I was in a coma for a few days because of a non-symptomatic infection. I had no signs whatsoever that anything was wrong. But I had a kidney infection which literally turned in to sepsis within hours and my body shutdown. I know I am so lucky to be sitting here today considering I had a Glasgow Coma Score of seven; I’ll let you into little secret that really isn’t very good. The Doctors and Nurses pumped me full of antibiotics within an inch of my life and they worked. The antibiotics actually fought the infection. But this was not the end. Because I had been given such a high dose of penicillin among other antibiotics my body decided it suddenly didn’t like penicillin and I developed an allergic reaction to it. I’ve never had a problem before with antibiotics and they believe it’s just the fact the huge amounts they were using in order to save my life was the issue. At this point I came out in dark black patches all over my skin, ulcers came up in my mouth and other parts of my body and I felt like I had been repeatedly hit against a brick wall. My body was in so much pain but also so weak of having this fight with sepsis.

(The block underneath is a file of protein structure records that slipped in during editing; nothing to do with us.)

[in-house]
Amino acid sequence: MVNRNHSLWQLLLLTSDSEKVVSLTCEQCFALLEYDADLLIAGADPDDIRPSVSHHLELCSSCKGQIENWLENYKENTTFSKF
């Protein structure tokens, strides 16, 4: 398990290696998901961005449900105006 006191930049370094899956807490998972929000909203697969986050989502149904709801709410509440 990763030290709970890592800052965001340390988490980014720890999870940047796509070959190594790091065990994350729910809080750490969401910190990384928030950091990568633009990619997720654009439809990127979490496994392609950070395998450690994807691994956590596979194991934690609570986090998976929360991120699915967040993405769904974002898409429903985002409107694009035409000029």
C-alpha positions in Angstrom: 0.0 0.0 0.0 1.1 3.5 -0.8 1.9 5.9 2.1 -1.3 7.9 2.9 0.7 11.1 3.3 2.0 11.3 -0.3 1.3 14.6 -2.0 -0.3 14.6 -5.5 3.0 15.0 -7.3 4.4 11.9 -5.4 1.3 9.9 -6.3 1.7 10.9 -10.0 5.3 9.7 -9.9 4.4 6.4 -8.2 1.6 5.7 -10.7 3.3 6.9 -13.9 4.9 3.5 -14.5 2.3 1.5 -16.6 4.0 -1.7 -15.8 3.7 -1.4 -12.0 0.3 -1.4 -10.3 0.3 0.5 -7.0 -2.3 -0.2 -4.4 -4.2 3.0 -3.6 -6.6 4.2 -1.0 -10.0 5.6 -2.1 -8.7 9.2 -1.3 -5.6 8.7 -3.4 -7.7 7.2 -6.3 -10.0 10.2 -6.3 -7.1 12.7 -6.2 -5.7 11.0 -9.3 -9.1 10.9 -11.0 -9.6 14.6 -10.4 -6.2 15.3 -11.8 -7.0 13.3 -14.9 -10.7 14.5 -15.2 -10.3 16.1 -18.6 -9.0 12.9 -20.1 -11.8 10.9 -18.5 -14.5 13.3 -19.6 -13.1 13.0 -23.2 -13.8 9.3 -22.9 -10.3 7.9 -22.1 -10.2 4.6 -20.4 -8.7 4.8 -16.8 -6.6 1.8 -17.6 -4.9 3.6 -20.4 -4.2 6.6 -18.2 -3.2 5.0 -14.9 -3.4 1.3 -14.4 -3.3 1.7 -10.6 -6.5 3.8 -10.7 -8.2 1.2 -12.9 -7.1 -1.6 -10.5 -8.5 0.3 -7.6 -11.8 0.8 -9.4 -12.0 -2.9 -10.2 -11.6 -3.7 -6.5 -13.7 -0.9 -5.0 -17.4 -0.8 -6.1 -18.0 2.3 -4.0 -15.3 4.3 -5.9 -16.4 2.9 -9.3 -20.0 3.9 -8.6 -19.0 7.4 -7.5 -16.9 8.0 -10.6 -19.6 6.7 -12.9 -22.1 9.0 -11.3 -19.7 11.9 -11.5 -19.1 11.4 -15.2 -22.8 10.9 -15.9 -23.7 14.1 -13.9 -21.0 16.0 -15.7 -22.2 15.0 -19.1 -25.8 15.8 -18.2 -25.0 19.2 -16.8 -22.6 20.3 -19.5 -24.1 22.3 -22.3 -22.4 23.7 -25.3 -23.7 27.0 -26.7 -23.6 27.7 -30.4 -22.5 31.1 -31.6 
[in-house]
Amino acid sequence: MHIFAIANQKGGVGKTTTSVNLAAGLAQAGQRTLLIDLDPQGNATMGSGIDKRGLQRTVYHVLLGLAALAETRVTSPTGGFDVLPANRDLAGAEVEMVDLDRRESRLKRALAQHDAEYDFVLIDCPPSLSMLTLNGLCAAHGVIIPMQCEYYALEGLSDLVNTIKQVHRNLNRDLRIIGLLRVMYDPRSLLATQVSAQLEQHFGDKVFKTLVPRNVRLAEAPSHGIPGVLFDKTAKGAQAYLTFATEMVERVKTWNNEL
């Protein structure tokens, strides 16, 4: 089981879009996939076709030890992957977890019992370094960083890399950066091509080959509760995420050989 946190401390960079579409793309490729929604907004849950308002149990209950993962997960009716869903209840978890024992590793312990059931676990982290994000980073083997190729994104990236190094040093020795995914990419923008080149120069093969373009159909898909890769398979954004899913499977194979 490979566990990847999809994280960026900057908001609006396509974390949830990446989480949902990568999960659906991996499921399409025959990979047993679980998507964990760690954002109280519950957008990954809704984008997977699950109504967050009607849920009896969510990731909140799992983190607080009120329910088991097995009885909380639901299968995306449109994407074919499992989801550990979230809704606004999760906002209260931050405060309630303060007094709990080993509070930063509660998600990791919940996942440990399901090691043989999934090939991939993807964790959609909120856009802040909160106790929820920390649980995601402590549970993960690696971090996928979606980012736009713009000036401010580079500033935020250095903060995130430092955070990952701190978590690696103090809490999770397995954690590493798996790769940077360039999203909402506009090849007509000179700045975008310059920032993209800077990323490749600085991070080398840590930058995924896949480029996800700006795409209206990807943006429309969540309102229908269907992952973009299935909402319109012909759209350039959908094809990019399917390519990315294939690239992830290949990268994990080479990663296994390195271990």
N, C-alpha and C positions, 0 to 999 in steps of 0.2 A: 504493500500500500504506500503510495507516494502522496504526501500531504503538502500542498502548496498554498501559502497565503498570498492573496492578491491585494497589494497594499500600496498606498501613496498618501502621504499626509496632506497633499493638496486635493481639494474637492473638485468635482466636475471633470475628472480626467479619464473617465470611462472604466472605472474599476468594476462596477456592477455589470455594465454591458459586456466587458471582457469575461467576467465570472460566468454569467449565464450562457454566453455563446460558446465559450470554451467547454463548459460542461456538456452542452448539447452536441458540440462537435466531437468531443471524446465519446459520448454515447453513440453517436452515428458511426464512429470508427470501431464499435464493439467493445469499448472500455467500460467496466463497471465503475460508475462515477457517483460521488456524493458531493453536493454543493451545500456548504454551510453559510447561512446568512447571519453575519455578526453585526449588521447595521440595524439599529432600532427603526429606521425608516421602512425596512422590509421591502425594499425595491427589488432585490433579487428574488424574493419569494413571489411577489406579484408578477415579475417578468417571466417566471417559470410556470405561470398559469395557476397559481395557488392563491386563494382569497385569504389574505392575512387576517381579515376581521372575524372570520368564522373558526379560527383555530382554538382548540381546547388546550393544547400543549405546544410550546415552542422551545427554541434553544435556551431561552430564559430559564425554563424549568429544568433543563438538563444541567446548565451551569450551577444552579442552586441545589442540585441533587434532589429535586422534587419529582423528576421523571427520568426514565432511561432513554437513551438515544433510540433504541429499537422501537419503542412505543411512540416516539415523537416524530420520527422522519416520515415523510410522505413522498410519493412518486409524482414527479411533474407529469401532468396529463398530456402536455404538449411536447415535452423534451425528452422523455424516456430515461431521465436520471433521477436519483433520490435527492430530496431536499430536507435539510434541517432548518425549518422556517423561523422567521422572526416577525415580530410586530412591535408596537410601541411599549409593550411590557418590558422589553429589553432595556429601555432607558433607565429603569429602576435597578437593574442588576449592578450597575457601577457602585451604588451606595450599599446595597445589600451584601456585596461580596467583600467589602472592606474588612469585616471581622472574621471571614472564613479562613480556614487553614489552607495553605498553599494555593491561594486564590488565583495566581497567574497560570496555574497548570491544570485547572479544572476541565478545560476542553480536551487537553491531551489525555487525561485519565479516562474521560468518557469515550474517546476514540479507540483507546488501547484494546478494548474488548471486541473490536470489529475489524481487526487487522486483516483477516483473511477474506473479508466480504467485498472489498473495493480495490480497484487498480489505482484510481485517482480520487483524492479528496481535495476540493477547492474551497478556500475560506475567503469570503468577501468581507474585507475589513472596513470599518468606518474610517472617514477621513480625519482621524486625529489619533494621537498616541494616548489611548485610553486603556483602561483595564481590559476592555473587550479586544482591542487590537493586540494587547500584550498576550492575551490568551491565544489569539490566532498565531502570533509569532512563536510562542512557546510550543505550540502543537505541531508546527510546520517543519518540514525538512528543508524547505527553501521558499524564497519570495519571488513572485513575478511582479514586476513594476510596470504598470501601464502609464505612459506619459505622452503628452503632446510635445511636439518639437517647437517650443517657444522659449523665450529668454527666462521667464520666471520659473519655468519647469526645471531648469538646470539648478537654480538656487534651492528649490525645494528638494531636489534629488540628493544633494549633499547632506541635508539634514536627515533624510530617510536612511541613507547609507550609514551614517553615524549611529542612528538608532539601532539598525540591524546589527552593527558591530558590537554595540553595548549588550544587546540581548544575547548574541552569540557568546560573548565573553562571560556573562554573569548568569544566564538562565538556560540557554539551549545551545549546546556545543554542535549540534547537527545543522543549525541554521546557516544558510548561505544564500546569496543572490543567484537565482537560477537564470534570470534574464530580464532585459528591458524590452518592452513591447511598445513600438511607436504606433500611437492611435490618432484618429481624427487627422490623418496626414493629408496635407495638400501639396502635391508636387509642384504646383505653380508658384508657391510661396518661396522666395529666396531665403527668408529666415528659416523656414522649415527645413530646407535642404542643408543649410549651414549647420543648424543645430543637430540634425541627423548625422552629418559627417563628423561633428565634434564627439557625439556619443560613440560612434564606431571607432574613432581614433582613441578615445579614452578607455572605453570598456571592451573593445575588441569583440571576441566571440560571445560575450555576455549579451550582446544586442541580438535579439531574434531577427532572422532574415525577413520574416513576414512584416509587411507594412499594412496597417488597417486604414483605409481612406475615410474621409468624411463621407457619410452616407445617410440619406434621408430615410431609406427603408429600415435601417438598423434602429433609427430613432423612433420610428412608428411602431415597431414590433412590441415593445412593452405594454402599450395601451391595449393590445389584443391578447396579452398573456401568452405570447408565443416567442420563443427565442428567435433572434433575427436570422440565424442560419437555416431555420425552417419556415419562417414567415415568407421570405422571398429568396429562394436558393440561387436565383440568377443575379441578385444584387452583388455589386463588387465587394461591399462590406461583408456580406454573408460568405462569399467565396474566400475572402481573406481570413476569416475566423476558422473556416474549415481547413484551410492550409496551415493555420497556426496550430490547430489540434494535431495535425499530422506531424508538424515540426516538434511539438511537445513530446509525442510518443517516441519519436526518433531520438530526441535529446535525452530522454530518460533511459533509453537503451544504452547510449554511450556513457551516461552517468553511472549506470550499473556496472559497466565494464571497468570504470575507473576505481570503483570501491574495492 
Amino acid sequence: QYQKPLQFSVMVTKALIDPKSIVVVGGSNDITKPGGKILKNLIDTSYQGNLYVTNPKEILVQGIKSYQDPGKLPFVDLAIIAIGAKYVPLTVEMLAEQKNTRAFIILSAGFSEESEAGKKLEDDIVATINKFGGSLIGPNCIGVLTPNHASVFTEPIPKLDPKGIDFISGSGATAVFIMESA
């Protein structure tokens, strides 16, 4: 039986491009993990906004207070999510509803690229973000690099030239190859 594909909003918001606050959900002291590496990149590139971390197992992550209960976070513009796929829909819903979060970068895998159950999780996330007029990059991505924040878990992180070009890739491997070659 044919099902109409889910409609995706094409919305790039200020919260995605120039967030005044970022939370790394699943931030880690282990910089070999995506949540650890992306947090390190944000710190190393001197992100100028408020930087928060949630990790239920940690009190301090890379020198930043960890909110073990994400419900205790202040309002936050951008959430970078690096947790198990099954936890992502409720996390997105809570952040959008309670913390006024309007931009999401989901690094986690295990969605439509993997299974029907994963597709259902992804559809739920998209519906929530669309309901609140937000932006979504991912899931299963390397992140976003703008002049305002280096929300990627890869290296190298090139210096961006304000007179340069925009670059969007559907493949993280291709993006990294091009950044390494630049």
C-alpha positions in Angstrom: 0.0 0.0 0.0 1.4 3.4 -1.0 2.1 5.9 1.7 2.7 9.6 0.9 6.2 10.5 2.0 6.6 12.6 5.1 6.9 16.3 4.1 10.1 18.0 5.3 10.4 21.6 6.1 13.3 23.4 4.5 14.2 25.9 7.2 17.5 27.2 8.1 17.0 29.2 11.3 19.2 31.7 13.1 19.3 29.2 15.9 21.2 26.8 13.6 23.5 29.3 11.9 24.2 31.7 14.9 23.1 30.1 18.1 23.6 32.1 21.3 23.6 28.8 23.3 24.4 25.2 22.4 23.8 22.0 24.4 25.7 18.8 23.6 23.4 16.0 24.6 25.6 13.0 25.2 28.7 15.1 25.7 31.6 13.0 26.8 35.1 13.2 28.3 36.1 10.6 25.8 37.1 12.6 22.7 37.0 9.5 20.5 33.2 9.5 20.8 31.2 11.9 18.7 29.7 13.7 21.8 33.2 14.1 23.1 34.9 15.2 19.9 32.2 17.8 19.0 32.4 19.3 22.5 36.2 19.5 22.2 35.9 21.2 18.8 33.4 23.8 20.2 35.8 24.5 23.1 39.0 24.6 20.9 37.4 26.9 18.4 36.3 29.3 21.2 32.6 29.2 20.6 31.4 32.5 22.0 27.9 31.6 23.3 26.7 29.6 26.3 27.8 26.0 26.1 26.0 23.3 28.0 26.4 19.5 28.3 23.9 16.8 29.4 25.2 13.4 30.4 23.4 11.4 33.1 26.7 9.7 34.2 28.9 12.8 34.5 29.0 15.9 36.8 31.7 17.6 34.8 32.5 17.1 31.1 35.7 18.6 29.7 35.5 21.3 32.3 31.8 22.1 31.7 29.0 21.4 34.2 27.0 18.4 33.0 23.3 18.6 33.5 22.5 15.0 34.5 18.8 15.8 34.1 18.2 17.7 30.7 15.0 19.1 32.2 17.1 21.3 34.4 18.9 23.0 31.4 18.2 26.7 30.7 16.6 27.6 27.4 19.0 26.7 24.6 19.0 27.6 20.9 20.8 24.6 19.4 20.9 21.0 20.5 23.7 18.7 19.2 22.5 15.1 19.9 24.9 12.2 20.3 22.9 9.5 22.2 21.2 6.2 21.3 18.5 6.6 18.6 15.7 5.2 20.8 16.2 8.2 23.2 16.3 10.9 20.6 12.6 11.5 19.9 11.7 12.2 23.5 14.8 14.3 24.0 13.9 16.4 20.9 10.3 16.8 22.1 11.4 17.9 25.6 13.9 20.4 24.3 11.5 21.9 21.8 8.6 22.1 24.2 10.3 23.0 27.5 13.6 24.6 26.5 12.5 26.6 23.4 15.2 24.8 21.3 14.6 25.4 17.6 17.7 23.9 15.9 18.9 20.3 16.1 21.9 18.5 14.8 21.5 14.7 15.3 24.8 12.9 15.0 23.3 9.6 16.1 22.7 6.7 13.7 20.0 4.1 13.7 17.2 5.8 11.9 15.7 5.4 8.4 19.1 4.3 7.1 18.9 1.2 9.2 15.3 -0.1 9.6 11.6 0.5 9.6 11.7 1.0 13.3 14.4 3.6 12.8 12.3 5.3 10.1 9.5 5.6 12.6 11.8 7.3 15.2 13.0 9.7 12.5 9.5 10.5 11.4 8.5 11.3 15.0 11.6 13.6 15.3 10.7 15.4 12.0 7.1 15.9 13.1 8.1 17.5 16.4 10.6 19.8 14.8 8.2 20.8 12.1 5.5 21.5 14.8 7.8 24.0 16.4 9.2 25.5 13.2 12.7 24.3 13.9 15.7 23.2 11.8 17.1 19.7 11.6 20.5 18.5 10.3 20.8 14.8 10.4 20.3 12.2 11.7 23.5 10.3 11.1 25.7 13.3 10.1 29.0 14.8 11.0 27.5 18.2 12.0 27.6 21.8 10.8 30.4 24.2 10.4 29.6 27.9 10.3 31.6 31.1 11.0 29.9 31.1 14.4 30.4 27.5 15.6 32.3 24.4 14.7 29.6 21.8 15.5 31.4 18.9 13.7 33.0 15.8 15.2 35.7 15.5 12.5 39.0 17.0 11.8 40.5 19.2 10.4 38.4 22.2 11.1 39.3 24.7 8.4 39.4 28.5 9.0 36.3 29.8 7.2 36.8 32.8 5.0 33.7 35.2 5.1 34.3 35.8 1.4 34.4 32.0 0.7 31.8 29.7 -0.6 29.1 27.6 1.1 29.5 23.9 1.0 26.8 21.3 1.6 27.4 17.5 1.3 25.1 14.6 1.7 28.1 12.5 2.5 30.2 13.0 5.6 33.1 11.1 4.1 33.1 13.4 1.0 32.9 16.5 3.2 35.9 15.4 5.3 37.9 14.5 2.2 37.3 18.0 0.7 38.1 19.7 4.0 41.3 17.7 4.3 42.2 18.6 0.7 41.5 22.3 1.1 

As if a kidney infection that nearly killed me and then allergic reaction to the drugs that were given to stop the infection isn’t bad enough for some very strange reason which even now the doctors can’t tell me why, my immune system crashed. Due to a chronic health condition I take immunesuppressants which lowers my immune system so it doesn’t fight itself but this really crashed. I mean my immune system crashed of the extent I was rushed to an operating theatre to have a Central line fitted. This is a wire that is inserted in to your neck that is passed straight through to your heart, then stitched to your neck to administer drugs more effectively than through a a vein in your hand. For the second time in 2 weeks I was dying, my body was failing me and my organs were shutting down. A central line should take 1 anesthetist about 30 minutes, I had 2 anesthetists taking nearly 3 hours. The procedure is carried out whilst you are awake with local anesthetic. I was just drifting in and out of consciousness as my body started to shut down once more. Again I was so close to dying.